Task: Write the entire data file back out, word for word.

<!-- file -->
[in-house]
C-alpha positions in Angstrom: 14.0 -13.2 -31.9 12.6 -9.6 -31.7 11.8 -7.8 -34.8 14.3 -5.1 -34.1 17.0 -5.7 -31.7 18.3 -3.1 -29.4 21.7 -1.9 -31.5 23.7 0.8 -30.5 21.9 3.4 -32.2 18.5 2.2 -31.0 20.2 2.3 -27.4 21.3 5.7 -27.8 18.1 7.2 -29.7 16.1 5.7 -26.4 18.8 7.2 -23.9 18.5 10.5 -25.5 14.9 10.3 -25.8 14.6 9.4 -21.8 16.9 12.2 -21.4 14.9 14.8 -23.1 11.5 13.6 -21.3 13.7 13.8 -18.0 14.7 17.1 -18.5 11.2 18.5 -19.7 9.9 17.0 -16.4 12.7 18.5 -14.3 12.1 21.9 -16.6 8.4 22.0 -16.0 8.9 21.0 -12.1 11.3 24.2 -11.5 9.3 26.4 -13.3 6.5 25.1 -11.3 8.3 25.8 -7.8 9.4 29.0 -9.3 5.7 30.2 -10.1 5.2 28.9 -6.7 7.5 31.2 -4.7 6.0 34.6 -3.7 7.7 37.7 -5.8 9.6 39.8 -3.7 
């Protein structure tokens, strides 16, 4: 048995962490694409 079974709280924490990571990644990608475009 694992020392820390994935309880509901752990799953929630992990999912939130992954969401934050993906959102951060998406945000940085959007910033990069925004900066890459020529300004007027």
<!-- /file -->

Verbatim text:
[in-house]
C-alpha positions in Angstrom: 14.0 -13.2 -31.9 12.6 -9.6 -31.7 11.8 -7.8 -34.8 14.3 -5.1 -34.1 17.0 -5.7 -31.7 18.3 -3.1 -29.4 21.7 -1.9 -31.5 23.7 0.8 -30.5 21.9 3.4 -32.2 18.5 2.2 -31.0 20.2 2.3 -27.4 21.3 5.7 -27.8 18.1 7.2 -29.7 16.1 5.7 -26.4 18.8 7.2 -23.9 18.5 10.5 -25.5 14.9 10.3 -25.8 14.6 9.4 -21.8 16.9 12.2 -21.4 14.9 14.8 -23.1 11.5 13.6 -21.3 13.7 13.8 -18.0 14.7 17.1 -18.5 11.2 18.5 -19.7 9.9 17.0 -16.4 12.7 18.5 -14.3 12.1 21.9 -16.6 8.4 22.0 -16.0 8.9 21.0 -12.1 11.3 24.2 -11.5 9.3 26.4 -13.3 6.5 25.1 -11.3 8.3 25.8 -7.8 9.4 29.0 -9.3 5.7 30.2 -10.1 5.2 28.9 -6.7 7.5 31.2 -4.7 6.0 34.6 -3.7 7.7 37.7 -5.8 9.6 39.8 -3.7 
């Protein structure tokens, strides 16, 4: 048995962490694409 079974709280924490990571990644990608475009 694992020392820390994935309880509901752990799953929630992990999912939130992954969401934050993906959102951060998406945000940085959007910033990069925004900066890459020529300004007027």